I went home with the waitress the way I always do / How was I to know she was with the Russians, too?
Warren Zevon: “Lawyers, Guns and Money,” 1978
The difference between the late Warren Zevon and President Donald Trump—besides the obvious fact that Zevon was a really cool musician—is that our president knew he was talking to the Russians. So did former National Security Advisor Mike Flynn.
But in the world of our president, it’s all fake news. What’s a little information sharing (even if it’s classified) when we’re both out to kill ISIS? If you’re Vladimir Putin, though, it’s great, because it gives you some leverage over the president of the United States.
Less than five months into this presidency, a special counsel is already needed to delve into the Trump connection to the Russians, something once unheard of in American politics. Even Tennessee Sen. Bob Corker, who was nearly Trump’s Secretary of State and appeared to cheer his every move, tweeted that the situation was “spiraling” out of control.
On the flip side, Congressman Scott DesJarlais, the first to jump on the Trump bandwagon in 2016, is backing him to the hilt, calling news coverage of the president “complete and utter nonsense” during the recent Republican Reagan Day Dinner.
DesJarlais, who represents Rutherford County in the 4th Congressional District, told the GOP crowd,
“We’ve always known about the bias lean of the news, but since President Trump’s election, these folks are really not even trying to be neutral and partial anymore.”
It must be pointed out the president allowed Russian media into the Oval Office the day he opened his big mouth, telling his Russian buddies, “I get great intel” and then giving them the intelligence, according to reports. Of course, U.S. reporters weren’t allowed in because Trump hates them and, clearly, because if they’d been in there when he said that stuff they would have gone through the ceiling.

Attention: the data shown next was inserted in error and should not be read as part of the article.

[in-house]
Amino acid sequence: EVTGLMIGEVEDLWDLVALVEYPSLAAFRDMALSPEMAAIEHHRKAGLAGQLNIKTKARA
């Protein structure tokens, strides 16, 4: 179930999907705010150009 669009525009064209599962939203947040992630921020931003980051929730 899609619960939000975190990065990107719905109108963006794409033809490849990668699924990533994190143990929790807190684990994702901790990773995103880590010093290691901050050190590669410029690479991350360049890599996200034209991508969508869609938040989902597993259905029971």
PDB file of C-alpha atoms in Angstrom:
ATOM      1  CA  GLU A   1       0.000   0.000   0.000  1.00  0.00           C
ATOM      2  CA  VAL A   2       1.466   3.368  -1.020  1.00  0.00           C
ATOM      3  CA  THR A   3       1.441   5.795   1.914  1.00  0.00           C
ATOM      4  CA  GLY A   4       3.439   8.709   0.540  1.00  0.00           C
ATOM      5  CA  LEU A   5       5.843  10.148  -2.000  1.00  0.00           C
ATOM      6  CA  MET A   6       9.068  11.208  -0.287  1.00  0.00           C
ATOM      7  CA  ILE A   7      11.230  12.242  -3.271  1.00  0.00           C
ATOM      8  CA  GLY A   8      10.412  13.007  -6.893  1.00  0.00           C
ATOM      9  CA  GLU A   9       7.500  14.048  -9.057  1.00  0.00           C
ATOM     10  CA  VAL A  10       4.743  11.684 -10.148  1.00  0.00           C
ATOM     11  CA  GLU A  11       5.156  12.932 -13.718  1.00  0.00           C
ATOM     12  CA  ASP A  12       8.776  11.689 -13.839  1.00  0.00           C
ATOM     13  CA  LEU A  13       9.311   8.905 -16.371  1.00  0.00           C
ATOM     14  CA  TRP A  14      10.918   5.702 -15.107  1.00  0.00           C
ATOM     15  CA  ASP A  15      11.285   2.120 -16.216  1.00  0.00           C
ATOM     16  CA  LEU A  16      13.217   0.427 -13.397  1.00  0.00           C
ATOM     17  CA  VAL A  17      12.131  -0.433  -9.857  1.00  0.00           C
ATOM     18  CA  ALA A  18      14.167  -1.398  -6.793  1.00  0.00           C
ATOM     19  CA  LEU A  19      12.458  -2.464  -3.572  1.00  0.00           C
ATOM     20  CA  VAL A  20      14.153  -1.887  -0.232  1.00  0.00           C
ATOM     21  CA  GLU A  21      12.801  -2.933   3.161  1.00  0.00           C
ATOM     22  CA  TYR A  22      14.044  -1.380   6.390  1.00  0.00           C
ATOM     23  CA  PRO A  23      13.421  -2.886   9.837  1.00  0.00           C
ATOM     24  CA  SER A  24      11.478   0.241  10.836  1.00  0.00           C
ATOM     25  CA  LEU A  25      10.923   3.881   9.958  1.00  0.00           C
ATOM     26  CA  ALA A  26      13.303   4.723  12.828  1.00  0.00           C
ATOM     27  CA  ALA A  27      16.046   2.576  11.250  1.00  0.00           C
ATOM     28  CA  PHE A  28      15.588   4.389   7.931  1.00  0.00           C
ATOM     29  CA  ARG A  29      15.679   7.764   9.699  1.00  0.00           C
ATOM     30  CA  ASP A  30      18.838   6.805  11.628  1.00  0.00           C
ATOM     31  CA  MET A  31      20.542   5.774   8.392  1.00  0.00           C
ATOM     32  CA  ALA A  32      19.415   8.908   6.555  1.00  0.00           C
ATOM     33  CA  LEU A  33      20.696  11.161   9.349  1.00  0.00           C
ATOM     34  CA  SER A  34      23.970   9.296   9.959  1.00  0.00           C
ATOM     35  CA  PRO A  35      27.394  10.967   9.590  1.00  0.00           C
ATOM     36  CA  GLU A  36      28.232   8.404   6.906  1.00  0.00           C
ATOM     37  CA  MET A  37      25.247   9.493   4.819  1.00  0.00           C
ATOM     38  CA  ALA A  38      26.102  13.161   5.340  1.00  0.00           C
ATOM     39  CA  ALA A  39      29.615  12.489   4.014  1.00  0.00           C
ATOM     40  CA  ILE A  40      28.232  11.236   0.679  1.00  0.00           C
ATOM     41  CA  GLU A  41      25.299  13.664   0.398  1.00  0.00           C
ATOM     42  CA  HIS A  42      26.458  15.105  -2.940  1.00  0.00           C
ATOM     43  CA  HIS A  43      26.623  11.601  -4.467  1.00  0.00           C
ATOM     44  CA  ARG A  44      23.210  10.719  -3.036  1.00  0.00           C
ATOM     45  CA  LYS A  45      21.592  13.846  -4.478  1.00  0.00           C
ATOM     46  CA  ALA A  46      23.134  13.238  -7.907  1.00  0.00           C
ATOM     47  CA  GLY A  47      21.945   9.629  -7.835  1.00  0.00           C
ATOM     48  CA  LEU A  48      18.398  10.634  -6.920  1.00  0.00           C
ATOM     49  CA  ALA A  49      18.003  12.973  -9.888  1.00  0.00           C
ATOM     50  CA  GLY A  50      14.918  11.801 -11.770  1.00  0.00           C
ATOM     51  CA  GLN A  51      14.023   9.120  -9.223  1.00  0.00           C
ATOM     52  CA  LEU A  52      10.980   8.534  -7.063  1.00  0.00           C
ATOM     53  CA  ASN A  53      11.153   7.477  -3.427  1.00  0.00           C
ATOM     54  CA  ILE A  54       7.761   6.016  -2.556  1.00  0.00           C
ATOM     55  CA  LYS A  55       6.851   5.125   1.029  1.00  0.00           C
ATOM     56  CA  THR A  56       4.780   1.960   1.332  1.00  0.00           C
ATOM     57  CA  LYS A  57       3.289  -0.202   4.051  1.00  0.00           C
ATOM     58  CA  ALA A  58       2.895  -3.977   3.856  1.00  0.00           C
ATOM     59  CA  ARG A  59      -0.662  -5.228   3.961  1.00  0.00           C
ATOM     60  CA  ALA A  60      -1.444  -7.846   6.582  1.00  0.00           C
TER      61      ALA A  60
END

Trump’s been trying to control the media since he started campaigning. As a result, he’s gotten more coverage, whether positive or negative, than any candidate or president in history. So what the heck is he complaining about?
Calling the daily stories of the world’s toughest press people “fake news” is no way to win over the media. Answering their questions, even cracking a few jokes here and there, is the best way to get on the good side of the media. These people have been in the business for decades. They’re paid to be cynical, and they can smell a rat a mile away.
If he can’t take the heat, he needs to get out of the kitchen.
The Arnold Connection
Having Trump as president is about like having now-convicted felon Robert Arnold as sheriff. It’s just one thing after another.
At the federal court sentencing hearing for Arnold, after prosecutors played a TV reporter’s interview in which she pointedly asked Arnold about the connection between him, his wife and former administrative deputy Joe Russell to the JailCigs operation at the county jail, Arnold’s own attorney said the video showed he was “ill-suited” for the job.
Arnold finally admitted everything he said in the interview was a lie. He told so many lies he couldn’t remember which ones he told and when he told them.
Without replaying the entire case, it must be noted Arnold finally acknowledged what he did was wrong when he ran the e-cigarettes operation out of the jail. Now all he wants is for his children to someday accept him as their father.
He has about three more years in a federal pen to think about this hard lesson. The fact he is showing contrition is a big step, and maybe someday he and his children can reunite under better circumstances. The kids sure deserve it.
Heads Still Rolling